Digital Twins are a game-changer in decision making, as they provide a virtual representation of an object or system. And when it comes to the logistics sector, having greater certainty on all aspects of your operations is invaluable.
Located 80 kilometers inland from Belgium’s coast on the North Sea, The Port of Antwerp-Bruges offers the fastest and most sustainable connection for delivering goods deep into the European hinterland. With connections by rail, road, river and canal waterways – and as the 14th largest container shipping port in the world, Port of Antwerp-Bruges handles more than 289 million metric tons of freight per year and more than 20,000 sea trade ships, double the volumes it handled just 20 years ago.
With a clear vision for the future, underpinned by the use of digital technologies, the port is host to the world’s first smart port digital twin. The overall goal is to build and maintain a digital twin of assets including sensors, autonomous drones and smart cameras to use for inspections and oil spill detection.
As a longstanding user of Autodesk’s AEC collection solutions for planning and designing, the port is well versed with implementing digital workflows. But for Peter Rollier, BIM Office Manager for the port, understanding how processes are working can optimise the entire construction lifecycle for better asset management in the future.
But for multidisciplinary teams collaborating on engineering and construction improvement projects at the port, accessing accurate data soon became an issue. “We struggled ensuring we had the latest and most up-to-date information. And we struggled with making sure contractors were providing the data we needed for operational maintenance,” says Peter.
The port’s increasing priority became uniting data and on-site activity. Major construction projects have been shaped by the evolution of BIM in recent years. When Peter began a university degree to learn more about Building Information Modelling (BIM) some three years ago, the future became clearer. Peter discovered that the smartest way forward would be to establish ways of working that put the BIM model of the port at the centre.
“We were already using Autodesk Construction Cloud’s BIM 360 platform to make all available project information accessible anytime, anywhere,” says Peter. The digital twin of the port is fed by the solution’s captured data, which in turn provides various real-time data sets that can be transformed into actionable information for internal and external stakeholders. This ultimately means that the port can move from having situational awareness about its operations to having predictive insights in order to steer their decision-making.
Introducing Autodesk Docs as the common data environment (CDE) for the port has allowed Peter and the extended team to have one central repository for all project information and a shared understanding of where data must be stored.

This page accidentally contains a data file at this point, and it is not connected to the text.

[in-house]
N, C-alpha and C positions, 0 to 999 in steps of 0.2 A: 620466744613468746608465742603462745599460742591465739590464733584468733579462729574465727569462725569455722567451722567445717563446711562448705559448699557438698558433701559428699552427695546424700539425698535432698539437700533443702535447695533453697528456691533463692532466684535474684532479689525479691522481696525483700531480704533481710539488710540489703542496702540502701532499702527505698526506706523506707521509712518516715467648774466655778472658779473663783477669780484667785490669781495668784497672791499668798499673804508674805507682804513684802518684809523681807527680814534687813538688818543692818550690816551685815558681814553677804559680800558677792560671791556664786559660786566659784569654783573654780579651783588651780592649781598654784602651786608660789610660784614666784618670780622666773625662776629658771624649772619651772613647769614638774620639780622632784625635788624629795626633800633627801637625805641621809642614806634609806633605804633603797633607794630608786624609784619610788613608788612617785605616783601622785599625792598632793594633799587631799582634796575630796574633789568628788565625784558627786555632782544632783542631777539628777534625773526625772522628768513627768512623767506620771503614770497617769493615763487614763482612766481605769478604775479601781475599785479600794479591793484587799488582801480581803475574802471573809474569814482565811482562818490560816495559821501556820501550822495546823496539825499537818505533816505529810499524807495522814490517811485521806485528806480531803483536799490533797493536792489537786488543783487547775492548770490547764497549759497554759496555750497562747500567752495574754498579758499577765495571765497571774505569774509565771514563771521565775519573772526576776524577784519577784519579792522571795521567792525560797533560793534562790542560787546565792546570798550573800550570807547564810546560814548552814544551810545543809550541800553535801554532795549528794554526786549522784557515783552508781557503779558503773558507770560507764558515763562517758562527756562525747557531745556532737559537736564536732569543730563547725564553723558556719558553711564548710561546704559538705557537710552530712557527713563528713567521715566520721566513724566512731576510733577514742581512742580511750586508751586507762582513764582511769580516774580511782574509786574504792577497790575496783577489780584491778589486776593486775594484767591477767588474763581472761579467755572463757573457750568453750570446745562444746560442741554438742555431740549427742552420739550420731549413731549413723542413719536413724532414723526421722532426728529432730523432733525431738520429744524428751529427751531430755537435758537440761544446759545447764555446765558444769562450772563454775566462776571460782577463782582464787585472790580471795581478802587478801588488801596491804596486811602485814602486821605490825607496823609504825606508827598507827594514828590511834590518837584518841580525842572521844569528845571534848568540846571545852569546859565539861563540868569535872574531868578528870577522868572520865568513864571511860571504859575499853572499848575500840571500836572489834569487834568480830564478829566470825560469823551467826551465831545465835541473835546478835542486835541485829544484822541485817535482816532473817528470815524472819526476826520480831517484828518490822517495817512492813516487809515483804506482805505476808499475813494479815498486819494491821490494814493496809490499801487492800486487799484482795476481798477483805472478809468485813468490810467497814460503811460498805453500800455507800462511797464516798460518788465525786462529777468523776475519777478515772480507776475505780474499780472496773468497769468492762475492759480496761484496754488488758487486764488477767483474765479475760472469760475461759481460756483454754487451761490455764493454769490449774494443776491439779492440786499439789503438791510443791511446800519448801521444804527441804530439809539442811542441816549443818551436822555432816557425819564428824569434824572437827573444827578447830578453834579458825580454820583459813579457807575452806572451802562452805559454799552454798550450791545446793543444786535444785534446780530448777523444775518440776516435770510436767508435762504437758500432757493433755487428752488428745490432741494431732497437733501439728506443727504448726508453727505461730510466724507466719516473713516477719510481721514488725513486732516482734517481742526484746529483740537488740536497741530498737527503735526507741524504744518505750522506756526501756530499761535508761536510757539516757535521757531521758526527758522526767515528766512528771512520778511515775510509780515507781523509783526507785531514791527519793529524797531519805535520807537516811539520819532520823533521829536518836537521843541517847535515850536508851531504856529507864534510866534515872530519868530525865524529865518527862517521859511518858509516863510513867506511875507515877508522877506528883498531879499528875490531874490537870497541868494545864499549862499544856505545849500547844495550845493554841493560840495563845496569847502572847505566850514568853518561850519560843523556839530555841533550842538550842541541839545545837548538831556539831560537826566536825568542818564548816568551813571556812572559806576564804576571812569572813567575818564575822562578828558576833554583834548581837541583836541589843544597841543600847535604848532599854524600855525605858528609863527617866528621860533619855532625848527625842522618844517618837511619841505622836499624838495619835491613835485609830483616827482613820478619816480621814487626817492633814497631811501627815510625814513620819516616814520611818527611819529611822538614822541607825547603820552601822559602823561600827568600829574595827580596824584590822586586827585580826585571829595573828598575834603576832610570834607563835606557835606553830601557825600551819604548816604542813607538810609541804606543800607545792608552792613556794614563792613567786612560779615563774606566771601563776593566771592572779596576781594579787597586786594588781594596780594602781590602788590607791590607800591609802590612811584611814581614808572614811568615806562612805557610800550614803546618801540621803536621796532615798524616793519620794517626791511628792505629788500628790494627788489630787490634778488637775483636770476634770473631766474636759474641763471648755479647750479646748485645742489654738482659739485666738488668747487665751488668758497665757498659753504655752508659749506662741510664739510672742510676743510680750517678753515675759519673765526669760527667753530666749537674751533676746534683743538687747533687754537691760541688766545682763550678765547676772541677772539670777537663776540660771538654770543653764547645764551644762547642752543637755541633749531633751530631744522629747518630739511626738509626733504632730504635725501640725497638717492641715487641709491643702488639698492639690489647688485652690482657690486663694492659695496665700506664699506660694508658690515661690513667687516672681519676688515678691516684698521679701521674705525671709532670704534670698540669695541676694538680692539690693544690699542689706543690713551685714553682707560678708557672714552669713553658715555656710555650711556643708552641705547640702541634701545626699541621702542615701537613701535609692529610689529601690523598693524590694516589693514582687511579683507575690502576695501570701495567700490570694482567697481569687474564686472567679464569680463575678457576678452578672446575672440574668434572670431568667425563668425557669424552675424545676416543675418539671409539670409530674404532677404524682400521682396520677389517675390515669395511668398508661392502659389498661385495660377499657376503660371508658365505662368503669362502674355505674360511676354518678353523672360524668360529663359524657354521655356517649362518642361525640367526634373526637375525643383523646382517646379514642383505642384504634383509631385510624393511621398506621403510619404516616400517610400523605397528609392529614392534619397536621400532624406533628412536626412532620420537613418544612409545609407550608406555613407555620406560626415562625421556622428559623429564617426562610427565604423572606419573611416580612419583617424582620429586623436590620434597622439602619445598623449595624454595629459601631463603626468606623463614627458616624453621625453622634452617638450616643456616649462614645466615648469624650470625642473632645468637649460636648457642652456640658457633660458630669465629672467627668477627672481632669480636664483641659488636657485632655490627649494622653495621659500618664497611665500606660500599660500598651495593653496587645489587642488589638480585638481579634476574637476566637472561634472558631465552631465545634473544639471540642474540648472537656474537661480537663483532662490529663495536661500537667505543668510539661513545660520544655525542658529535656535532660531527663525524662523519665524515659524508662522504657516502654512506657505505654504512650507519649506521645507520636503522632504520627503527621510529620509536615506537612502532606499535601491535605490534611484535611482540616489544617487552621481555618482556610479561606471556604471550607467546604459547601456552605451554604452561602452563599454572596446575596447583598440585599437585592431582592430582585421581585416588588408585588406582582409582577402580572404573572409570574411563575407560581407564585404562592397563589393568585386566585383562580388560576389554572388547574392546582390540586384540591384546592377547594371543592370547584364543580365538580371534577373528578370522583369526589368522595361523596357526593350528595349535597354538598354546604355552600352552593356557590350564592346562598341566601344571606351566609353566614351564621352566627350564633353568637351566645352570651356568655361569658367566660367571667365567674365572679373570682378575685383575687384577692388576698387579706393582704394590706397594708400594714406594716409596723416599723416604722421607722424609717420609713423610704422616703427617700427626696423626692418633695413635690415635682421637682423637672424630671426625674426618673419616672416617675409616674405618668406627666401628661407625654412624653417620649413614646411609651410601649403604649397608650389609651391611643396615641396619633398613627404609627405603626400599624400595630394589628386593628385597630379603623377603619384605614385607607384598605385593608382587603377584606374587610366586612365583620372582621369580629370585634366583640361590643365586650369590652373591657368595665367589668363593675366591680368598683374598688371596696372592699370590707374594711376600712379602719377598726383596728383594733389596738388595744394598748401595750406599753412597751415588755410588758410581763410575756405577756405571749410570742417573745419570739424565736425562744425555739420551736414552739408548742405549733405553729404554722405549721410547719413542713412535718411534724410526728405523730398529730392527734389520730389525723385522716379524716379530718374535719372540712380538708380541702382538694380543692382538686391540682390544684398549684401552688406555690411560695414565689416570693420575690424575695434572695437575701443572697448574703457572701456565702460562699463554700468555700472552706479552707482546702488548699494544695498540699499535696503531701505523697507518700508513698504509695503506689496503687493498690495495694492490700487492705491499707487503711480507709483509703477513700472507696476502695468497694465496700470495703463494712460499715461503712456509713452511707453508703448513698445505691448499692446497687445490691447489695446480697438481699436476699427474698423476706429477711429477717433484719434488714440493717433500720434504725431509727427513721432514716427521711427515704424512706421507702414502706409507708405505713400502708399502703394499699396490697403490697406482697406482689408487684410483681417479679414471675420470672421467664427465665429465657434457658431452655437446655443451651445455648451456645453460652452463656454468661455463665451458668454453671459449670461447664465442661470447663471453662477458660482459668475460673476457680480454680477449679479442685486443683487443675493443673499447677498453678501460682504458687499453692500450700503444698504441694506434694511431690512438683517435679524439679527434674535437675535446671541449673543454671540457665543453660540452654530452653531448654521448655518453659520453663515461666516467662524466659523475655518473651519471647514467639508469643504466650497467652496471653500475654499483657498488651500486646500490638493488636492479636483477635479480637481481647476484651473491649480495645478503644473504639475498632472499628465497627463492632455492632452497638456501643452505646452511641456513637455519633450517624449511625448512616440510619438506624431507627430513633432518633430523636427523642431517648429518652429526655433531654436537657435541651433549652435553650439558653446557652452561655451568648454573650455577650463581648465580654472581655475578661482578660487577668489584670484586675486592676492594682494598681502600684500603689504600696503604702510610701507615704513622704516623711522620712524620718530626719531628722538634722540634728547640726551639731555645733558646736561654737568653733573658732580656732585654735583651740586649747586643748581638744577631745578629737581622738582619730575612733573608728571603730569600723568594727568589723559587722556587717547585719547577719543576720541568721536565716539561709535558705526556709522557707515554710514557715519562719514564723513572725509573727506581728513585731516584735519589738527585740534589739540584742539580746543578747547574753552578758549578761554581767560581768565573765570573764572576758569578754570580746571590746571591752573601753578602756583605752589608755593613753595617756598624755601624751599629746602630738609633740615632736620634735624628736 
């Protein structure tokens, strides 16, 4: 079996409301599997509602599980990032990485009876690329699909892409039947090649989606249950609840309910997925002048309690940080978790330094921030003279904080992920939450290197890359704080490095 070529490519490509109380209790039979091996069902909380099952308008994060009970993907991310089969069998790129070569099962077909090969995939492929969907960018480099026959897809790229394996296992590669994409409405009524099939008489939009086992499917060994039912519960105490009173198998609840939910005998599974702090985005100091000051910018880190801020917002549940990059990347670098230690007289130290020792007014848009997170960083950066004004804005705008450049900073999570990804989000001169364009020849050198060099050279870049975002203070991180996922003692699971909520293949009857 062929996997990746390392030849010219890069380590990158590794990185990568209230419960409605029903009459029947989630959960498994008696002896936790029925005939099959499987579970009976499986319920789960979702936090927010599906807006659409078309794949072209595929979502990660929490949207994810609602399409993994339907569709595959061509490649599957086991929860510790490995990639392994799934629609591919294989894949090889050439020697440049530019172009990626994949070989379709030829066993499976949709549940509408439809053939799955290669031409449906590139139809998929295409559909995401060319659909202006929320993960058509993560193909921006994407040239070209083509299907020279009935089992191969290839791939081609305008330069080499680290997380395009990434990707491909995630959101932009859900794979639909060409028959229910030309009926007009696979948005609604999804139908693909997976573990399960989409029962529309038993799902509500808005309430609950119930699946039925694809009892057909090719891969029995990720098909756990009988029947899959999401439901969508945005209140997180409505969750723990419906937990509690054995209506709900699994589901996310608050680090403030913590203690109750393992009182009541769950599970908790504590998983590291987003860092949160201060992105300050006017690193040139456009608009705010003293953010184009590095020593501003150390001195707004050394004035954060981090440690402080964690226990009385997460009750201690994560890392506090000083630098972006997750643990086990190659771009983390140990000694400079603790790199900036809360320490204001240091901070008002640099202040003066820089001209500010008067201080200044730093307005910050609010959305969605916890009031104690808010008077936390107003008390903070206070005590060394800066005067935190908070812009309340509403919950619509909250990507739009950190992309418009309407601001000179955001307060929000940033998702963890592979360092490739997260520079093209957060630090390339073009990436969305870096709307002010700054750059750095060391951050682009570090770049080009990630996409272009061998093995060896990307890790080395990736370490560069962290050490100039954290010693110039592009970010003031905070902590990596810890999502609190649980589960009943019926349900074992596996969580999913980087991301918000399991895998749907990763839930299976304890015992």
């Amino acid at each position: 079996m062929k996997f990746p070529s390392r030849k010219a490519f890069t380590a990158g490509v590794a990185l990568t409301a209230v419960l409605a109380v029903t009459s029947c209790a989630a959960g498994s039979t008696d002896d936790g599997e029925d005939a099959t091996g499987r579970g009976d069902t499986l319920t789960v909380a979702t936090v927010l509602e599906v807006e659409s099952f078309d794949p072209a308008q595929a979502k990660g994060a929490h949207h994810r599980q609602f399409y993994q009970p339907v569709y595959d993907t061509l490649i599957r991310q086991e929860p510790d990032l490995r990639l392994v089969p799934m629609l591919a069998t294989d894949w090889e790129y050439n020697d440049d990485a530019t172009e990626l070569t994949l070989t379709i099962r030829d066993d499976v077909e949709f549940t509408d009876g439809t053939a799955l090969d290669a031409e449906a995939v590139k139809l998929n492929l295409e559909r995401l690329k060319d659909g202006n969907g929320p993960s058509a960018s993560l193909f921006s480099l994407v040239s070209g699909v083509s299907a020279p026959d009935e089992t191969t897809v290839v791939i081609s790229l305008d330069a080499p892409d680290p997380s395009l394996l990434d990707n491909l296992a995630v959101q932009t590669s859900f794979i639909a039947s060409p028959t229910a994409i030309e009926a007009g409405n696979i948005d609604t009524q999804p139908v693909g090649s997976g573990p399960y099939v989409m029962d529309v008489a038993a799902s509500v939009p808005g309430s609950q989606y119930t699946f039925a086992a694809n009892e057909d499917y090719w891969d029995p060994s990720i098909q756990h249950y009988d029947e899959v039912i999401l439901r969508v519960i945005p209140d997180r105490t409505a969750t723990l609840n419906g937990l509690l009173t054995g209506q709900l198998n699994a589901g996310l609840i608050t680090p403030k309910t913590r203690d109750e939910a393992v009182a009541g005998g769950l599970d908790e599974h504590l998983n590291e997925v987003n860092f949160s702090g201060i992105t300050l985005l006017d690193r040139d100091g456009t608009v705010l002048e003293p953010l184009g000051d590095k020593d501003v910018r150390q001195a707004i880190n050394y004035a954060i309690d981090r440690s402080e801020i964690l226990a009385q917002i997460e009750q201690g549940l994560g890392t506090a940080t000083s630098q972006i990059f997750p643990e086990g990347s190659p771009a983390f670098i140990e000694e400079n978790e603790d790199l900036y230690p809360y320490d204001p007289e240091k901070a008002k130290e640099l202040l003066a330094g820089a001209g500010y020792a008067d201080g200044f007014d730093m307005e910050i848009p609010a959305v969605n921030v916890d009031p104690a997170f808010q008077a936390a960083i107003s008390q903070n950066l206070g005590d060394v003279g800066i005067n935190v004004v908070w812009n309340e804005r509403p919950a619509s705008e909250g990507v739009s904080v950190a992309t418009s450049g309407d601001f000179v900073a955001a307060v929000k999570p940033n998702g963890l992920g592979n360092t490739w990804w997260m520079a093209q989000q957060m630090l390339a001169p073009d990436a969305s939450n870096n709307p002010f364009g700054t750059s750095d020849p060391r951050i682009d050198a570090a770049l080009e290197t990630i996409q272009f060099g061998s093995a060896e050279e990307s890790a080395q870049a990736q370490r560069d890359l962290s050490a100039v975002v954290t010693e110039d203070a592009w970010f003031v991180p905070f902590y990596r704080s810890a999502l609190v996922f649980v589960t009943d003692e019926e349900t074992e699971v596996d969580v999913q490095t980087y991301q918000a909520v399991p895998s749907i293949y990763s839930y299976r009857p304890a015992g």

Autodesk Docs, introduced as the common data environment (CDE) for the port, has allowed Peter and the extended team to have one central repository for all project information and a shared understanding of where data must be stored. Using BIM workflows, which are certified to BS EN ISO 19650-2:2018, means that all projects are set up using the same core principles for folder structure, file naming, and information sharing.
For Peter, being able to clearly outline the port’s policies when it comes to data sharing from the outset has changed the way the team works with its supply chain partners. Adhering to information sharing practices is set out using Autodesk Construction Cloud and incorporated into work contracts too.
“The accessibility of data makes decision-making much easier,” Peter explains. And the teams can communicate clearly in a more time-effective way.
“We use the model as the centre of our discussions in weekly meetings. Our team members can visualise what is happening much more clearly, and we can collectively make decisions earlier, rather than last minute changes after elements have already been installed.”
Leveraging a centralised model to share with the data analytics team means the port can create predictive maintenance schedules. And working with project collaborators in a designated space that supports information exchange has replaced the need to waste time gathering information fragmented across the port’s supply chain.
“Using Autodesk Docs means the port has an invaluable level of transparency, which also reflects in our project quality too. We’ve been able to reduce the number of errors and issues by better model coordination that can be identified in the pre-construction phase of our projects,” shares Peter.
Peter and the team use the approval workflow within the solution which helps to add a layer of accountability between the project collaborators at the port. And whilst the digital vision is coming to fruition, some of the biggest challenges for the port have been ensuring people adapt to the new processes. “We have to bring our people on the transformation journey and overcoming resistance to new ways of working takes time,” reflects Peter.
Not only does digitalisation offer greater predictability, but it also helps the port meet its sustainability ambitions. The port can design for disassembly by proactively capturing all asset information for maintenance schedules throughout the project lifecycle while considering environmental factors. Design teams can explore how they can create assets that do not harm the environment when they come to the end of their lifecycle.
“Our overall goal is to ensure we can understand the impact of the infrastructure on the environment, the local people living near the port and the wider world,” reflects Peter. And by capturing and embedding meaningful data, the world’s first smart port digital twin can lead the way when it comes to creating a more sustainable and efficient smart port of the future.